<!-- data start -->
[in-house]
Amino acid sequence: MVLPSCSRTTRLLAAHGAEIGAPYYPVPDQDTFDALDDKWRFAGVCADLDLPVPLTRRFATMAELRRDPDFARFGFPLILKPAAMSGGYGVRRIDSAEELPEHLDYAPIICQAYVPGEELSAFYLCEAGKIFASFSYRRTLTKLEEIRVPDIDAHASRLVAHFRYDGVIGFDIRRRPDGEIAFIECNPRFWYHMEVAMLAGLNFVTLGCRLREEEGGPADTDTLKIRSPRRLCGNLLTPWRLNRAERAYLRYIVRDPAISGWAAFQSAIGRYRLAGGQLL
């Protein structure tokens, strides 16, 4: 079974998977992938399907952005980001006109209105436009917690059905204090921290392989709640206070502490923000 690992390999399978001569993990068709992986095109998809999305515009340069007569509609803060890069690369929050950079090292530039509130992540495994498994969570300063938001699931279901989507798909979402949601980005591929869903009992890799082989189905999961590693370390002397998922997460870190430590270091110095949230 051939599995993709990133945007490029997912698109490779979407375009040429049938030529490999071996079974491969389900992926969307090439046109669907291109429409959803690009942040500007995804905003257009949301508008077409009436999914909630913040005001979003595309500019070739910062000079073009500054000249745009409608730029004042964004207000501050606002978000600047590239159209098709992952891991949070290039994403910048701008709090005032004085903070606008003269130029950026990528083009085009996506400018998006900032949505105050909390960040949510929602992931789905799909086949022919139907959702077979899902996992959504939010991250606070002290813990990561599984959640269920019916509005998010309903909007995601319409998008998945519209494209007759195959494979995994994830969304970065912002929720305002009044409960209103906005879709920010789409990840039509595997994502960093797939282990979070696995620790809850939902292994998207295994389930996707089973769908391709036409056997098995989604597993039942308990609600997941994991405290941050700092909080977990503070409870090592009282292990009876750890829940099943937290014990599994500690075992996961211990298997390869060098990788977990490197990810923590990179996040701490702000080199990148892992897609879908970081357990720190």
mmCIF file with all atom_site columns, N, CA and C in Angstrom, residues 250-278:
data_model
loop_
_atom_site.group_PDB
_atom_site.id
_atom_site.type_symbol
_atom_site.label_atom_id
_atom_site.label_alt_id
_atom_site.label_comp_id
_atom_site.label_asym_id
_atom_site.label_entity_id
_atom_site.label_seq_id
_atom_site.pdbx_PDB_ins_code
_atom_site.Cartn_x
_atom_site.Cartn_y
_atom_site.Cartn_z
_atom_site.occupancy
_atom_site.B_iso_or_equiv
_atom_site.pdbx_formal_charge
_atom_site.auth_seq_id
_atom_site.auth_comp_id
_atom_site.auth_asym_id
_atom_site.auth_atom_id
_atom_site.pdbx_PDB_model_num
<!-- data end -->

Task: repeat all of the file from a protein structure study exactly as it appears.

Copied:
[in-house]
Amino acid sequence: MVLPSCSRTTRLLAAHGAEIGAPYYPVPDQDTFDALDDKWRFAGVCADLDLPVPLTRRFATMAELRRDPDFARFGFPLILKPAAMSGGYGVRRIDSAEELPEHLDYAPIICQAYVPGEELSAFYLCEAGKIFASFSYRRTLTKLEEIRVPDIDAHASRLVAHFRYDGVIGFDIRRRPDGEIAFIECNPRFWYHMEVAMLAGLNFVTLGCRLREEEGGPADTDTLKIRSPRRLCGNLLTPWRLNRAERAYLRYIVRDPAISGWAAFQSAIGRYRLAGGQLL
């Protein structure tokens, strides 16, 4: 079974998977992938399907952005980001006109209105436009917690059905204090921290392989709640206070502490923000 690992390999399978001569993990068709992986095109998809999305515009340069007569509609803060890069690369929050950079090292530039509130992540495994498994969570300063938001699931279901989507798909979402949601980005591929869903009992890799082989189905999961590693370390002397998922997460870190430590270091110095949230 051939599995993709990133945007490029997912698109490779979407375009040429049938030529490999071996079974491969389900992926969307090439046109669907291109429409959803690009942040500007995804905003257009949301508008077409009436999914909630913040005001979003595309500019070739910062000079073009500054000249745009409608730029004042964004207000501050606002978000600047590239159209098709992952891991949070290039994403910048701008709090005032004085903070606008003269130029950026990528083009085009996506400018998006900032949505105050909390960040949510929602992931789905799909086949022919139907959702077979899902996992959504939010991250606070002290813990990561599984959640269920019916509005998010309903909007995601319409998008998945519209494209007759195959494979995994994830969304970065912002929720305002009044409960209103906005879709920010789409990840039509595997994502960093797939282990979070696995620790809850939902292994998207295994389930996707089973769908391709036409056997098995989604597993039942308990609600997941994991405290941050700092909080977990503070409870090592009282292990009876750890829940099943937290014990599994500690075992996961211990298997390869060098990788977990490197990810923590990179996040701490702000080199990148892992897609879908970081357990720190």
mmCIF file with all atom_site columns, N, CA and C in Angstrom, residues 250-278:
data_model
loop_
_atom_site.group_PDB
_atom_site.id
_atom_site.type_symbol
_atom_site.label_atom_id
_atom_site.label_alt_id
_atom_site.label_comp_id
_atom_site.label_asym_id
_atom_site.label_entity_id
_atom_site.label_seq_id
_atom_site.pdbx_PDB_ins_code
_atom_site.Cartn_x
_atom_site.Cartn_y
_atom_site.Cartn_z
_atom_site.occupancy
_atom_site.B_iso_or_equiv
_atom_site.pdbx_formal_charge
_atom_site.auth_seq_id
_atom_site.auth_comp_id
_atom_site.auth_asym_id
_atom_site.auth_atom_id
_atom_site.pdbx_PDB_model_num